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Alive Again, The Orange House

Buy Alive Again

Buy The Orange House


By Meghan Sullivan

Happy Earth Day! The day before it I went out for a walk and saw all the blossom on the trees. It reminded me that nature is so wonderful, and so vital for our lives. What would we do without the honey from the bees, or the wheat from the fields? But as cars whizzed by, I was also reminded that the way we live hurts nature. These are all lessons that we need to be teaching our children: it is their world now, and it will be theirs in the future too, so they need to learn how to keep it clean.

Teaching children about the environment is important, but how to do it in a way that doesn’t scare them? Reading could be the perfect place to start, especially if you choose a book which presents the issues in a hopeful way. In Alive Again, when a young boy sees that the rain has stopped falling, which leads to the wheat not growing, he questions whether it will come back. But, as the seasons turn, the rain comes back, and the wheat grows again. We realise that nothing is ever truly lost forever. It also teaches children an important lesson about how interlinked nature is. The wheat depends on the rain, and we depend on the wheat.

The Boy Who Cried Wolf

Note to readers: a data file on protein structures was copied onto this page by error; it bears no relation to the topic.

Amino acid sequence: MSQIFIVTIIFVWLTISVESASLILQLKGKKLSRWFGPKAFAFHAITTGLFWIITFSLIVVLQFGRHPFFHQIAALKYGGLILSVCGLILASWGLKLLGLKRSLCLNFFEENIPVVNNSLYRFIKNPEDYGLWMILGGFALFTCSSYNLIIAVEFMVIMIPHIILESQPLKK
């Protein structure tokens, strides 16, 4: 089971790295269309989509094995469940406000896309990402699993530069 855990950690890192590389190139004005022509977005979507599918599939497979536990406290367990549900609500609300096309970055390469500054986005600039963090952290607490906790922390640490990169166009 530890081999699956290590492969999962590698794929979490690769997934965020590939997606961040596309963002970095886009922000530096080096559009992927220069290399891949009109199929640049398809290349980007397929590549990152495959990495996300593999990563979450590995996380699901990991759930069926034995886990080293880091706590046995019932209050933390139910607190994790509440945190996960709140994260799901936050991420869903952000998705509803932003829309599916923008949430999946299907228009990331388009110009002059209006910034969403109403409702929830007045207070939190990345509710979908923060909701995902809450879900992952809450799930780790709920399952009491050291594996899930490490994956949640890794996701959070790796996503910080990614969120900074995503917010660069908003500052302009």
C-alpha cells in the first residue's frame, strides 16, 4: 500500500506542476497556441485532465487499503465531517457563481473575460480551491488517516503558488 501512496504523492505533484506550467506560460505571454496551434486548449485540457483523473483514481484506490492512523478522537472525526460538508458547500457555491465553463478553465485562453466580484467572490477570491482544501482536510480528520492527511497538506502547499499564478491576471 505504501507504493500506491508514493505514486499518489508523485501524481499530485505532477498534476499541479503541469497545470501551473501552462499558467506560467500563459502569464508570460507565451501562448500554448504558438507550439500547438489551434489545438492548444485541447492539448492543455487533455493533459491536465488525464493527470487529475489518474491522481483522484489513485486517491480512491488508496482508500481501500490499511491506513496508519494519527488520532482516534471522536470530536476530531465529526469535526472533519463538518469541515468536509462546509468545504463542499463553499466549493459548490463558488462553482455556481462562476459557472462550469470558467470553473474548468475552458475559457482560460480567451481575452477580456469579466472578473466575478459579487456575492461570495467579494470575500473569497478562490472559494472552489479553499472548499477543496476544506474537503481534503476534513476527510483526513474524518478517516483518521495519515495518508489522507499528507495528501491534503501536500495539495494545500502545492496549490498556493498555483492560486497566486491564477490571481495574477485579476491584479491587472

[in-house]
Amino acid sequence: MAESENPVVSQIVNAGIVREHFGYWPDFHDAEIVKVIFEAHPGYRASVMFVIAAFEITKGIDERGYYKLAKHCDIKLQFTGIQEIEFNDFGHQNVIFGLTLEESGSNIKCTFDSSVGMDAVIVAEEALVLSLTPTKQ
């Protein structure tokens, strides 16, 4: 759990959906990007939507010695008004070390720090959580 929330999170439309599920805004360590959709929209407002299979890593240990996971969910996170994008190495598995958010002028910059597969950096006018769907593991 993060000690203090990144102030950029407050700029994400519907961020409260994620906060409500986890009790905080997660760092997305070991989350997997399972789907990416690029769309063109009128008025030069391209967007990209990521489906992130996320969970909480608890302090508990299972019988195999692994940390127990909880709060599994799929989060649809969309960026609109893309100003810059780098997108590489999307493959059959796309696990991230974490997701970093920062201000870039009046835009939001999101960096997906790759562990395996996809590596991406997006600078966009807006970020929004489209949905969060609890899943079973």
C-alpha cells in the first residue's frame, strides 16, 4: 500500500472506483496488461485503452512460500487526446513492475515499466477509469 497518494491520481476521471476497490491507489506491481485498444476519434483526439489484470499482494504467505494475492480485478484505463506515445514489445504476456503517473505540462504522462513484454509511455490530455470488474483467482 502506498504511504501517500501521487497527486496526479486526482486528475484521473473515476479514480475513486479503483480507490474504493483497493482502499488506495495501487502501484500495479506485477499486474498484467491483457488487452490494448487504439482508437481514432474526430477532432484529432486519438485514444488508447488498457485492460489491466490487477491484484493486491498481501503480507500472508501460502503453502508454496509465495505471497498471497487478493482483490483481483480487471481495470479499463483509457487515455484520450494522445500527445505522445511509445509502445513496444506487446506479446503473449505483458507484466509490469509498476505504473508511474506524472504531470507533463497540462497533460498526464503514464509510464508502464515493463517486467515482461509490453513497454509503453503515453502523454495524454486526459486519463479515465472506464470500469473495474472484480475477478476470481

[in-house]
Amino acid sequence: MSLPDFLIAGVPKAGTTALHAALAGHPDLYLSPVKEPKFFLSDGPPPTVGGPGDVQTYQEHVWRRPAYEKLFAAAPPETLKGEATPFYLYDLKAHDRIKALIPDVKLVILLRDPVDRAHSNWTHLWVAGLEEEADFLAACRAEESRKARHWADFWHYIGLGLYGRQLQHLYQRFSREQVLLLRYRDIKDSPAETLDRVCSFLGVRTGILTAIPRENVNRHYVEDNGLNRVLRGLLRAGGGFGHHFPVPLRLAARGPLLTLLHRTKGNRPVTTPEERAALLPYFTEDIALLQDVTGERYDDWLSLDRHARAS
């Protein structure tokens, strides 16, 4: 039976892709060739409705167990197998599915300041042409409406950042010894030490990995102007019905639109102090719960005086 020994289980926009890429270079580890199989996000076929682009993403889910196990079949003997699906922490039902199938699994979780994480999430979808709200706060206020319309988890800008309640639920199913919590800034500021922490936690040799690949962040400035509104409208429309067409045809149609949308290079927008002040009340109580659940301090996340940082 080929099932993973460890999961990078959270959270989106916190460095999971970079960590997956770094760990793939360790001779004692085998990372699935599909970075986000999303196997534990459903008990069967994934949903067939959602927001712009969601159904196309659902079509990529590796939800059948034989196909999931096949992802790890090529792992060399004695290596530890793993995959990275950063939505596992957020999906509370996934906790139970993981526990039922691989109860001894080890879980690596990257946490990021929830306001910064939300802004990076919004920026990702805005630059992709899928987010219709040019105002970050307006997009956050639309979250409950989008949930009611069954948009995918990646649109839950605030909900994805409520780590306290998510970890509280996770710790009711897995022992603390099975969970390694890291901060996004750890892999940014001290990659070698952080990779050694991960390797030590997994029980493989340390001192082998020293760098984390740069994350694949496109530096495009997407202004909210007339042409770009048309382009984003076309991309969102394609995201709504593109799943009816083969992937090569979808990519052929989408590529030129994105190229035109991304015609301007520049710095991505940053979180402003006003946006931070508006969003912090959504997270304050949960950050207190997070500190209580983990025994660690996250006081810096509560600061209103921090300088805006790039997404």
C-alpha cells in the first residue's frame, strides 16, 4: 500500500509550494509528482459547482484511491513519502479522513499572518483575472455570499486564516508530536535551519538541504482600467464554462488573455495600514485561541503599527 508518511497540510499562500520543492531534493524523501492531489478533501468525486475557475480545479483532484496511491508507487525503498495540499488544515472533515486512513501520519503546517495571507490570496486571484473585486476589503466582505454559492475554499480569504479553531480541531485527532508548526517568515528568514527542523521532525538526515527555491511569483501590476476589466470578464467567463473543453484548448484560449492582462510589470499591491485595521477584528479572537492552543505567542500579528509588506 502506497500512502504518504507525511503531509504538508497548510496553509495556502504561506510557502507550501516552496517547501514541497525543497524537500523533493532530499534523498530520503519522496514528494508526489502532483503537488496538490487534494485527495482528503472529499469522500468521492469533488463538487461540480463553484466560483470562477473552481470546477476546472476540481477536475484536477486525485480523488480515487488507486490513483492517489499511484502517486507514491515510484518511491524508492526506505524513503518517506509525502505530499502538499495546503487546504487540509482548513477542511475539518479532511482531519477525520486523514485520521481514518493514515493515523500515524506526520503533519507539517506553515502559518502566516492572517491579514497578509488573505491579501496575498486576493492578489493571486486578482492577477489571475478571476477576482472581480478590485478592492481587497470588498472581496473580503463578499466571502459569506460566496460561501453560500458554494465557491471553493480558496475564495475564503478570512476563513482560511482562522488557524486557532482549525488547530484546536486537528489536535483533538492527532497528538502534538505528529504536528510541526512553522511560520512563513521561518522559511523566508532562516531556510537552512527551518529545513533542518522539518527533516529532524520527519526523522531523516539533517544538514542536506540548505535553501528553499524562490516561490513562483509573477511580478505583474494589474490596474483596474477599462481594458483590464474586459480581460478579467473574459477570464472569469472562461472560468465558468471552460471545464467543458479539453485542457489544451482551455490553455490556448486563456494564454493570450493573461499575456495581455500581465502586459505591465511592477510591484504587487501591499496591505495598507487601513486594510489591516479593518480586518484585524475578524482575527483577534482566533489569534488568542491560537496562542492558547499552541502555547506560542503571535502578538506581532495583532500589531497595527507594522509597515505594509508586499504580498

A spread from The Boy Who Cried Wolf

The Orange House is another book which explores difficult issues in a way that children will easily understand and

The Orange House
An illustration from The Orange House

empathise with. In The Orange House the old houses are continually knocked down to make way for newer shinier houses. The only old house that remains is the little orange house. When builders turn up to demolish him, the new houses band together to protect him. The reason: the little orange house reminds them of a time when the air was much cleaner, where there were gardens full of fruit. The Orange House offers children a powerful lesson about the world’s future. As we keep building higher and higher, and using natural resources, we make the earth less clean and beautiful. Perhaps, adults could use the book to encourage children to think about the environment around them: is there fresh air and green spaces to play in? Or is it slowly disappearing.

Reading books that celebrate nature while also providing a space for children to question and debate environmental issues is a fantastic way to get children involved in these issues even if they’re really young. So, what are you waiting for? Go out for a hike with your children, and as you relax explore a good book.

Meghan Sullivan is the Publisher’s Assistant at Tiny Owl 

  • Read this lovely review of The Orange House by Chitra Soundar
  • Check out this fab review of Alive Again by Annie Everall

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